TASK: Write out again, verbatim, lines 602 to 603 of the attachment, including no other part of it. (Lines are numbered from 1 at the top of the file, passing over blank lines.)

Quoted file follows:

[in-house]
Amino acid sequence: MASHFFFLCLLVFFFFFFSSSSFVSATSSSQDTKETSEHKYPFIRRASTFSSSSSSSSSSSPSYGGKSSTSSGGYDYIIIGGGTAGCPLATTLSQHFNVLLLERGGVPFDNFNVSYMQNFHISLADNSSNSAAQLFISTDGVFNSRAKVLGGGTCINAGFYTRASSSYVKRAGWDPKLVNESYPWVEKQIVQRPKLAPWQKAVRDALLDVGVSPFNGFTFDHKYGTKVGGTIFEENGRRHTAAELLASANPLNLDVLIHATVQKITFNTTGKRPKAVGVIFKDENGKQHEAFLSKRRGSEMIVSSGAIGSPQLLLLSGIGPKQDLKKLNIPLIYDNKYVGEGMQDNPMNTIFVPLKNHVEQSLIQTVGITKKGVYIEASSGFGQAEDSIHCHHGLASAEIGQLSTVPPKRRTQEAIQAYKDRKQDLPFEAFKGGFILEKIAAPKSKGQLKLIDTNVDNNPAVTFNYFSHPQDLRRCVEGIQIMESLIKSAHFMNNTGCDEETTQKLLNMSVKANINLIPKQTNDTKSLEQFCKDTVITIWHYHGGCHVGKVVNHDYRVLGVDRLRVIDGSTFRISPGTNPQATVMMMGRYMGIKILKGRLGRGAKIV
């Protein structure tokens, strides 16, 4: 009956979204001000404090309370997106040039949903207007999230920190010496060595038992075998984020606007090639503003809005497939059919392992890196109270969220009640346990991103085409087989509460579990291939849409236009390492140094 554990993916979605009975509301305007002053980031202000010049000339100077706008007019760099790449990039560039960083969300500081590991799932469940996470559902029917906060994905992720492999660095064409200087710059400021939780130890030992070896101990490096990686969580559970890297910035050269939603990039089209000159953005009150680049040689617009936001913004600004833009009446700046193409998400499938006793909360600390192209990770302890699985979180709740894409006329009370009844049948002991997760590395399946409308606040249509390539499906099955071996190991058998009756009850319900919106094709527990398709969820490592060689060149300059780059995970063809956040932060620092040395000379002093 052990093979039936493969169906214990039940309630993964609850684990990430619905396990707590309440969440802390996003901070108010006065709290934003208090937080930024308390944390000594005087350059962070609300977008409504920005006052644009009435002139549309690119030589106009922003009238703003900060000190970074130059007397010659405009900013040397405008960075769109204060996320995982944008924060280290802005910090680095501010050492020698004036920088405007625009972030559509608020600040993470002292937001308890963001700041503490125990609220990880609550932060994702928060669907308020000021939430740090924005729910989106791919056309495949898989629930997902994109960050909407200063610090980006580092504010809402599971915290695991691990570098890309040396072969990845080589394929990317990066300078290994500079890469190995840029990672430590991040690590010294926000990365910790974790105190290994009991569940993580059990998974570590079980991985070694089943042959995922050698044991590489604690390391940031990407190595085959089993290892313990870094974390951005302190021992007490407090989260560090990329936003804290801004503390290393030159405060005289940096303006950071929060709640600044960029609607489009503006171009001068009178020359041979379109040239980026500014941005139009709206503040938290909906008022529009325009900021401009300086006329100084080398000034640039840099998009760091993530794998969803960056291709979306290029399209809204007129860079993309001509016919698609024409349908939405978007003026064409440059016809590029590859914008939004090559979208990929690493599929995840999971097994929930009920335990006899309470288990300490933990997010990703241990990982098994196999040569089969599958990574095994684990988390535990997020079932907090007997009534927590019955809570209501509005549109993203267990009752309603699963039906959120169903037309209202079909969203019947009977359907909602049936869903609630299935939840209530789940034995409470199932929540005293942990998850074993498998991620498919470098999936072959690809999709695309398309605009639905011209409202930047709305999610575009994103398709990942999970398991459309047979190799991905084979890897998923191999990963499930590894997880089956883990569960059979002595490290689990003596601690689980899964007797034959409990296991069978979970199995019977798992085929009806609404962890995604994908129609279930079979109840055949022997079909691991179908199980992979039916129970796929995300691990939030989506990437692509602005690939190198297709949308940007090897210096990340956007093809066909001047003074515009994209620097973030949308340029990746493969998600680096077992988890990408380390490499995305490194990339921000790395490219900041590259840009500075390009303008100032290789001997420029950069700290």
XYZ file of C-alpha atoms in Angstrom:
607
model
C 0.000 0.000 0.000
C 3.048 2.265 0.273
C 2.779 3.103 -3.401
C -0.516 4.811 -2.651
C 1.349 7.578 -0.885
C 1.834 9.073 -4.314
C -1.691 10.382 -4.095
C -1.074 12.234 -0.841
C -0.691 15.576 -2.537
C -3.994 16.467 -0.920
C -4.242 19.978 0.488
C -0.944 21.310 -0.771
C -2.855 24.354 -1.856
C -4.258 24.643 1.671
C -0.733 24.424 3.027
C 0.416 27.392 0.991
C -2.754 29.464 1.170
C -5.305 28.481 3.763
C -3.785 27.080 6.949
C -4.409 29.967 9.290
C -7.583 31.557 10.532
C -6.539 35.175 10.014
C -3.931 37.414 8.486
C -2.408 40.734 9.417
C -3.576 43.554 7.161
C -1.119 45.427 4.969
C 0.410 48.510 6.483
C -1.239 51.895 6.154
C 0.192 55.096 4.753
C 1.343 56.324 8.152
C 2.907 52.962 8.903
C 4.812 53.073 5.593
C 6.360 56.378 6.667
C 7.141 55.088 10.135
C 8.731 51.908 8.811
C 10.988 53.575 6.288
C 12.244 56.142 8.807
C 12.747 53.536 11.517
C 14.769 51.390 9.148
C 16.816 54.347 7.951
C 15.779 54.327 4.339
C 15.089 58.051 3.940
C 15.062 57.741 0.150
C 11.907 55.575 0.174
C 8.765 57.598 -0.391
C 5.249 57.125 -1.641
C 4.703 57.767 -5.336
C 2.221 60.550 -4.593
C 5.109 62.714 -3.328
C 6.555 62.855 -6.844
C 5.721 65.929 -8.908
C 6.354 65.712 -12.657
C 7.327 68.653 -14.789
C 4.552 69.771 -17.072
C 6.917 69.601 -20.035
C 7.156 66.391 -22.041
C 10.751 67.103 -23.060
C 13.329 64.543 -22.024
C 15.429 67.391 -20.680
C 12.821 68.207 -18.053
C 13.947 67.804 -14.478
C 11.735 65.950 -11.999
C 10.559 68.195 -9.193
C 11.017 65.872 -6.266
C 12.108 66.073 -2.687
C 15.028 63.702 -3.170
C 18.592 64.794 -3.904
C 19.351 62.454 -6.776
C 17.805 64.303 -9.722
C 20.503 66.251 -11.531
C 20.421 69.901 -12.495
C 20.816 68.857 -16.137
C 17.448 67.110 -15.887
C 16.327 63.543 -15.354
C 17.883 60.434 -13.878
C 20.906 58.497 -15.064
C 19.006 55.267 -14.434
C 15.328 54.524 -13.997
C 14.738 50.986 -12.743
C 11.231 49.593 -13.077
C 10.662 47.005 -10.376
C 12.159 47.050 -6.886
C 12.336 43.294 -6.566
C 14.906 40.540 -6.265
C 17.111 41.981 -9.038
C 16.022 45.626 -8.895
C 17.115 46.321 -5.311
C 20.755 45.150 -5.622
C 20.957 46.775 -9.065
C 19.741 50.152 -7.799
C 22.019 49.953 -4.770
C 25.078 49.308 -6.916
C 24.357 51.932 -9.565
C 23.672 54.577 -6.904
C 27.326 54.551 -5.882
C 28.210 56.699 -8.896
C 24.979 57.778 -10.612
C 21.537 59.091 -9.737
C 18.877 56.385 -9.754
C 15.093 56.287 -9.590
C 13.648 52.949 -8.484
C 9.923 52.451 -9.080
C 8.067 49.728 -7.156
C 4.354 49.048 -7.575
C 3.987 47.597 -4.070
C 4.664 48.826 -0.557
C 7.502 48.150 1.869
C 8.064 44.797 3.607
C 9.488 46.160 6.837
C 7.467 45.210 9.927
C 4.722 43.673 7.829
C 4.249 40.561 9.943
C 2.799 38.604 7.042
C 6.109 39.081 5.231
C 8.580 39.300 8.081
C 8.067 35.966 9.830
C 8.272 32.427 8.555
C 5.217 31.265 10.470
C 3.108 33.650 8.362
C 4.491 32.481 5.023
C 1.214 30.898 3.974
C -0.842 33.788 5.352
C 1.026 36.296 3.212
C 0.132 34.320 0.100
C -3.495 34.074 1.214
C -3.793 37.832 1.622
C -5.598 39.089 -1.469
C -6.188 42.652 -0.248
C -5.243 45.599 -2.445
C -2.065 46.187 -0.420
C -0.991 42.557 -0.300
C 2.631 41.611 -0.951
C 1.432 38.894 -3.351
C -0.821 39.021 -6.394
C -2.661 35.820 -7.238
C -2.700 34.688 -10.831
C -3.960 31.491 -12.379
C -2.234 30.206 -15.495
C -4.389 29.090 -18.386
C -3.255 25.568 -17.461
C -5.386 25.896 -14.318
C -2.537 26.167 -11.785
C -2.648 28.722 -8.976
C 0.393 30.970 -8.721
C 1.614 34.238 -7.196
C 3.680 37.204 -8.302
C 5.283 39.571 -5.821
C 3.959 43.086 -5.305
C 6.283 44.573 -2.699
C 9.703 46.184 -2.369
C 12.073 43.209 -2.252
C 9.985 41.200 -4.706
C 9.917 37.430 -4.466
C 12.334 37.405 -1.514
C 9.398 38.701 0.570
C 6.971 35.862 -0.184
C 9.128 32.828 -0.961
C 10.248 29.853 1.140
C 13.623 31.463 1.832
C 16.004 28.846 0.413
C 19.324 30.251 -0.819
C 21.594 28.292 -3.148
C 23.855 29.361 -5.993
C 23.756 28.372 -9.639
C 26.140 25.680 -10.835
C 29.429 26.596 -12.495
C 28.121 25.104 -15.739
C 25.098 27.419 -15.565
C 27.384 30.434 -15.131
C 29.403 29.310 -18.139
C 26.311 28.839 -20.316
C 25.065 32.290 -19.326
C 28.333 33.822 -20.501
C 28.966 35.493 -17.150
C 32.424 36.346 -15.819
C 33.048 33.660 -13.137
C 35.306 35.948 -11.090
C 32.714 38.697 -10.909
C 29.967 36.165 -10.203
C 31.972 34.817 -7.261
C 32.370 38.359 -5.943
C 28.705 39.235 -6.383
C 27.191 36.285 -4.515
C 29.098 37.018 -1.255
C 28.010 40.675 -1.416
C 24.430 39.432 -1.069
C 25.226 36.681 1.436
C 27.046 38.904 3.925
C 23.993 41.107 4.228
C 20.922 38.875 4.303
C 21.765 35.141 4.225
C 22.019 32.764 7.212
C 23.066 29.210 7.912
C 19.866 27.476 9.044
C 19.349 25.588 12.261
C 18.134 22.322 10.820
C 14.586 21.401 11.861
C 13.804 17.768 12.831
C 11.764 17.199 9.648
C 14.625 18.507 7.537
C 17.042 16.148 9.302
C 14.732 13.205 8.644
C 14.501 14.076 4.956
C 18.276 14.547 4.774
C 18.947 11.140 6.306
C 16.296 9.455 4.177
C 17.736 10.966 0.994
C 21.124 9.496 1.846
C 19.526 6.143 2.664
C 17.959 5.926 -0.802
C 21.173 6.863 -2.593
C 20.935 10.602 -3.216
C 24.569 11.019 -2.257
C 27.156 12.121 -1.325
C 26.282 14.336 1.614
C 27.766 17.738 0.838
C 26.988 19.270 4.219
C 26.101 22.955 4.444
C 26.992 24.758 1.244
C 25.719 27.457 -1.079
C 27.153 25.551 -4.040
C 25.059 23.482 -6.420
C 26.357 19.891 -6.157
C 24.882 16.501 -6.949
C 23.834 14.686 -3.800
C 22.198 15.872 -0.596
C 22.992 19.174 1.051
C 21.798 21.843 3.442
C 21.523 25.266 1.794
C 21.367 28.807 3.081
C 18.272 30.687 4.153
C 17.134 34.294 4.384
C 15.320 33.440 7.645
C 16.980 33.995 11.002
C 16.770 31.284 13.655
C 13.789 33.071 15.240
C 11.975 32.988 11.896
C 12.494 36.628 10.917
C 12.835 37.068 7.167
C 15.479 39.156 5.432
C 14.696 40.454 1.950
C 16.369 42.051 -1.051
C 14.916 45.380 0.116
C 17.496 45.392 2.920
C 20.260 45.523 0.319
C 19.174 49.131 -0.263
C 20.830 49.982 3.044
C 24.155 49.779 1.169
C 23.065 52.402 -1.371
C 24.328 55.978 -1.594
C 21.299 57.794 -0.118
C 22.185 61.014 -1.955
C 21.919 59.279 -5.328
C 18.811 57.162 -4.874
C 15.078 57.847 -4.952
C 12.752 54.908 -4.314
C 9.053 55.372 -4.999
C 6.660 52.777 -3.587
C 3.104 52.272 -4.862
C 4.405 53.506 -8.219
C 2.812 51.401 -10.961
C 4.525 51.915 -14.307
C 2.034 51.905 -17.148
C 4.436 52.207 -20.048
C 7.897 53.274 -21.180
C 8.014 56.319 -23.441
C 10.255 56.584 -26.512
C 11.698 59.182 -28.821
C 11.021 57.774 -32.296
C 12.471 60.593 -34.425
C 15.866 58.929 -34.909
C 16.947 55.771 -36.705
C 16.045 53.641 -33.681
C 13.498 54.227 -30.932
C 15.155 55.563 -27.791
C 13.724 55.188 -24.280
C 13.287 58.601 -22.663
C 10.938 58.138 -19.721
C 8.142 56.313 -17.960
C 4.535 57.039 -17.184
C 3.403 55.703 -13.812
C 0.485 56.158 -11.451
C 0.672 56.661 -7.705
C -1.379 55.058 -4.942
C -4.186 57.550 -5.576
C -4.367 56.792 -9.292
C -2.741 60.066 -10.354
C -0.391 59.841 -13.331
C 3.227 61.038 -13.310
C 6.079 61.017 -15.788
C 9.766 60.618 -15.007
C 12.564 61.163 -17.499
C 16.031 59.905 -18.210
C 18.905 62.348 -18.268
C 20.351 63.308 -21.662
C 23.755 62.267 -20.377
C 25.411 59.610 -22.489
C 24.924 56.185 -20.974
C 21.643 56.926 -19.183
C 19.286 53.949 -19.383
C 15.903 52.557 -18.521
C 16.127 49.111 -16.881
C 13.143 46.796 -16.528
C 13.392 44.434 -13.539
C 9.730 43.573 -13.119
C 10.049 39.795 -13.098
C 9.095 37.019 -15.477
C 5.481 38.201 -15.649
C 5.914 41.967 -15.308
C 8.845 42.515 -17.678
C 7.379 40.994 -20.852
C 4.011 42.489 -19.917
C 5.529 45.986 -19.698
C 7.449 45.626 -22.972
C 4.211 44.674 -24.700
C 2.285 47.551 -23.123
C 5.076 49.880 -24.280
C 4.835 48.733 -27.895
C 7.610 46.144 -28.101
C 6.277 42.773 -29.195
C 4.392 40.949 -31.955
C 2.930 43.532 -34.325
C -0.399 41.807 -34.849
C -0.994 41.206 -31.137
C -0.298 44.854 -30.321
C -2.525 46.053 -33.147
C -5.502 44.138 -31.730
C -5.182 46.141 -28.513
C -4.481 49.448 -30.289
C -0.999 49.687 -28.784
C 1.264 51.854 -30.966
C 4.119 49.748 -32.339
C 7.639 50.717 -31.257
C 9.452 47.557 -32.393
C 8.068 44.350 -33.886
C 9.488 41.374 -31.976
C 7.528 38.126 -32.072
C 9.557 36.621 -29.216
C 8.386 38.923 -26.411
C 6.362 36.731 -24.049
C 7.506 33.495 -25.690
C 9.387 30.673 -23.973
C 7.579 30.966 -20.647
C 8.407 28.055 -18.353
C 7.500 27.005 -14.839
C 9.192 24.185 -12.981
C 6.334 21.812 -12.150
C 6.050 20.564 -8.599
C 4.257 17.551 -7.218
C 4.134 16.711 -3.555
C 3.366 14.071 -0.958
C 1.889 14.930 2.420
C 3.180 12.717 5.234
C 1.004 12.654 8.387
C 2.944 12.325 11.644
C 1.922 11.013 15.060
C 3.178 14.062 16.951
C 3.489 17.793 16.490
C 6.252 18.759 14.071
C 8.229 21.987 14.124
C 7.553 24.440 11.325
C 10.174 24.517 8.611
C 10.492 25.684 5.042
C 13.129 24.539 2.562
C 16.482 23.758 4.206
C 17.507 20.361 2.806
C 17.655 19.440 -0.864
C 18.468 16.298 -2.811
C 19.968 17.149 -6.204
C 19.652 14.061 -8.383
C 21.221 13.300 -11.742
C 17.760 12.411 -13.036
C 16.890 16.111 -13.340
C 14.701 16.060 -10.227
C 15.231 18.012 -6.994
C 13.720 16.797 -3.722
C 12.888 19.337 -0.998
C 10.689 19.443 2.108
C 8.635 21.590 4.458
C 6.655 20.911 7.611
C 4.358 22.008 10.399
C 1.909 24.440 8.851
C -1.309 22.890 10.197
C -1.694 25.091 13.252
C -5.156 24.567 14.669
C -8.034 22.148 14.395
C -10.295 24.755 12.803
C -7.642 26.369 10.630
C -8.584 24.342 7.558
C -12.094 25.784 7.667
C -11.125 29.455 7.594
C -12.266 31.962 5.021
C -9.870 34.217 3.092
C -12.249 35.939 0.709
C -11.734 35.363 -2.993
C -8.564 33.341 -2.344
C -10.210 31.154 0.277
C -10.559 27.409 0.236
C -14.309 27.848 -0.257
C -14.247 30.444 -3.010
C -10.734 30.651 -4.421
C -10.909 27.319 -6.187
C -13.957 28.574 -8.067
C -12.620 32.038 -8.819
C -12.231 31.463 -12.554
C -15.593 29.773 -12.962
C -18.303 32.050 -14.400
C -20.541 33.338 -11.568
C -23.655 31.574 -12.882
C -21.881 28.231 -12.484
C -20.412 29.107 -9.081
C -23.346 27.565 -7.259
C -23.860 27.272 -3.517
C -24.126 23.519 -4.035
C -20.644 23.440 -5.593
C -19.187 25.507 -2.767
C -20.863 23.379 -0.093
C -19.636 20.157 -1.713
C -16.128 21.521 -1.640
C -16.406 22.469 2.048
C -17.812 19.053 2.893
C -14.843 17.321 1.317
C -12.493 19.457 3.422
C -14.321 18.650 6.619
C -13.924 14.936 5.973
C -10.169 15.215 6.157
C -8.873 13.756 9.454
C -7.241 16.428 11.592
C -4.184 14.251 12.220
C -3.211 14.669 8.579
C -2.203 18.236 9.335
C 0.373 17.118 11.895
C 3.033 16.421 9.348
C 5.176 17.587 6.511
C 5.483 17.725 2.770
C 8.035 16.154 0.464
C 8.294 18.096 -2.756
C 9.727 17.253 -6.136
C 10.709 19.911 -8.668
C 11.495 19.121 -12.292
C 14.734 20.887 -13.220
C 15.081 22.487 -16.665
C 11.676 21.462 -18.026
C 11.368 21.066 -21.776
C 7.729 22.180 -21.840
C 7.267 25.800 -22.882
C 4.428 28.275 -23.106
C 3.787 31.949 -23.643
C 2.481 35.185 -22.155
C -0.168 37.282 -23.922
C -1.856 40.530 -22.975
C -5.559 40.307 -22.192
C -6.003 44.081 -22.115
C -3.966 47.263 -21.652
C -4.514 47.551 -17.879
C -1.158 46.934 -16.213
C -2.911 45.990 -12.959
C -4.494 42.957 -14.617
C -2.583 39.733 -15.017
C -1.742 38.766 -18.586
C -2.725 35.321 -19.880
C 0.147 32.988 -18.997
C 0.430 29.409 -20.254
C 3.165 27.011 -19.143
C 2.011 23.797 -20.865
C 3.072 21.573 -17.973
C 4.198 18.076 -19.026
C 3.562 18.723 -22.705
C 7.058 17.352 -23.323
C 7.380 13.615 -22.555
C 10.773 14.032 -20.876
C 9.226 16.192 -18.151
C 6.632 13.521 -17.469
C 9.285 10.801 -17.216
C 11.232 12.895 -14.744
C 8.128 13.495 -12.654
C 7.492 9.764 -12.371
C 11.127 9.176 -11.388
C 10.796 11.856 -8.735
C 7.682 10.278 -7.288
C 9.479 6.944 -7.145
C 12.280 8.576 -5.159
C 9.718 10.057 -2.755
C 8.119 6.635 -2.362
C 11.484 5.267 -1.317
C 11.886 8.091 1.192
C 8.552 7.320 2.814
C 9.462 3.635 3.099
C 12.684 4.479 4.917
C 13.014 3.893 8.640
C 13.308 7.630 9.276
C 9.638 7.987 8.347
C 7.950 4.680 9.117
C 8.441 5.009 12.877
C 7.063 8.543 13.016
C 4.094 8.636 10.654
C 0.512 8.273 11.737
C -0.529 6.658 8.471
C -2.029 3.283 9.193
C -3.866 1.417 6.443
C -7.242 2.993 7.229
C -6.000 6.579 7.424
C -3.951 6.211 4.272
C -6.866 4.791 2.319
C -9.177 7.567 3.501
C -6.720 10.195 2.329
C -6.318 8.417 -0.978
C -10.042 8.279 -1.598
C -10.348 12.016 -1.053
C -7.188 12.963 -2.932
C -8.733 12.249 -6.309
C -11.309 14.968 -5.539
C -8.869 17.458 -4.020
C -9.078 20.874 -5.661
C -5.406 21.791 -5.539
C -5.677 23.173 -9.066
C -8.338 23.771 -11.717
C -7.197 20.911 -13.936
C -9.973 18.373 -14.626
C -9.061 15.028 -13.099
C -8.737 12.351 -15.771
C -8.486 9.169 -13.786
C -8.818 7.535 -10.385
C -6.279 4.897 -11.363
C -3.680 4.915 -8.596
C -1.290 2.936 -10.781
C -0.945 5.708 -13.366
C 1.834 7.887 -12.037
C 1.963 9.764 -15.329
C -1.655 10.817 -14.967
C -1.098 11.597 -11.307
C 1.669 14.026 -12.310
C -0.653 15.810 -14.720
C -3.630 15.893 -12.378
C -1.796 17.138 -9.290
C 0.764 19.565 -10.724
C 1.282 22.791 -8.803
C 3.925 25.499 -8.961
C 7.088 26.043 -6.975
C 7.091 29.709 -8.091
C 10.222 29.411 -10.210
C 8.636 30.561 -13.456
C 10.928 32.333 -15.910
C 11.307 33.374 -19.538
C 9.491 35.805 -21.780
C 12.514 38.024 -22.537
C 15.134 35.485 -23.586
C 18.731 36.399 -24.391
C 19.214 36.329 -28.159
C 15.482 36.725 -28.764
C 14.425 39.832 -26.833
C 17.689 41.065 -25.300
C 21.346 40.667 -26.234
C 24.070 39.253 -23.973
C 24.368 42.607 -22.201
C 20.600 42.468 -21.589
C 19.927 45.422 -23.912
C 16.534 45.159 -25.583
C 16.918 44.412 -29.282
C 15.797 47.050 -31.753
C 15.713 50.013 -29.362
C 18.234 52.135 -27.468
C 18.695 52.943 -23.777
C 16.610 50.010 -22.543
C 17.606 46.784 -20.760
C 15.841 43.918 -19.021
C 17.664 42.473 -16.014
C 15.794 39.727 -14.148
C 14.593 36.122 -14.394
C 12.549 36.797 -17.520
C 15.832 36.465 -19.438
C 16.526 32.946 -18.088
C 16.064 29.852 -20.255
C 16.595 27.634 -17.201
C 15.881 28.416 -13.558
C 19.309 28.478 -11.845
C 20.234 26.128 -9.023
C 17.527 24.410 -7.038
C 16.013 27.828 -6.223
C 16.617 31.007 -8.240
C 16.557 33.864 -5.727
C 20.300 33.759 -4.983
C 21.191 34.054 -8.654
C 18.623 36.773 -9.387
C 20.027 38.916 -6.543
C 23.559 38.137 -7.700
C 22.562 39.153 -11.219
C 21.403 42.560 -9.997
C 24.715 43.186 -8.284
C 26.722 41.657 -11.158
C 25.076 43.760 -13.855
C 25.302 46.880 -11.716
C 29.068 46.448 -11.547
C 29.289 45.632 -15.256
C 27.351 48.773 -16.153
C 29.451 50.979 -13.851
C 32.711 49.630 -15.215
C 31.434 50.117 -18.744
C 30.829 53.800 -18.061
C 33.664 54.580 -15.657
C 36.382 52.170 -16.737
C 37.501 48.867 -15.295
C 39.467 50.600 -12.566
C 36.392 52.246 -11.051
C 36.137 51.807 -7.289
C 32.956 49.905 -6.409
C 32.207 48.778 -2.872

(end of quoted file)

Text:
C 29.451 50.979 -13.851
C 32.711 49.630 -15.215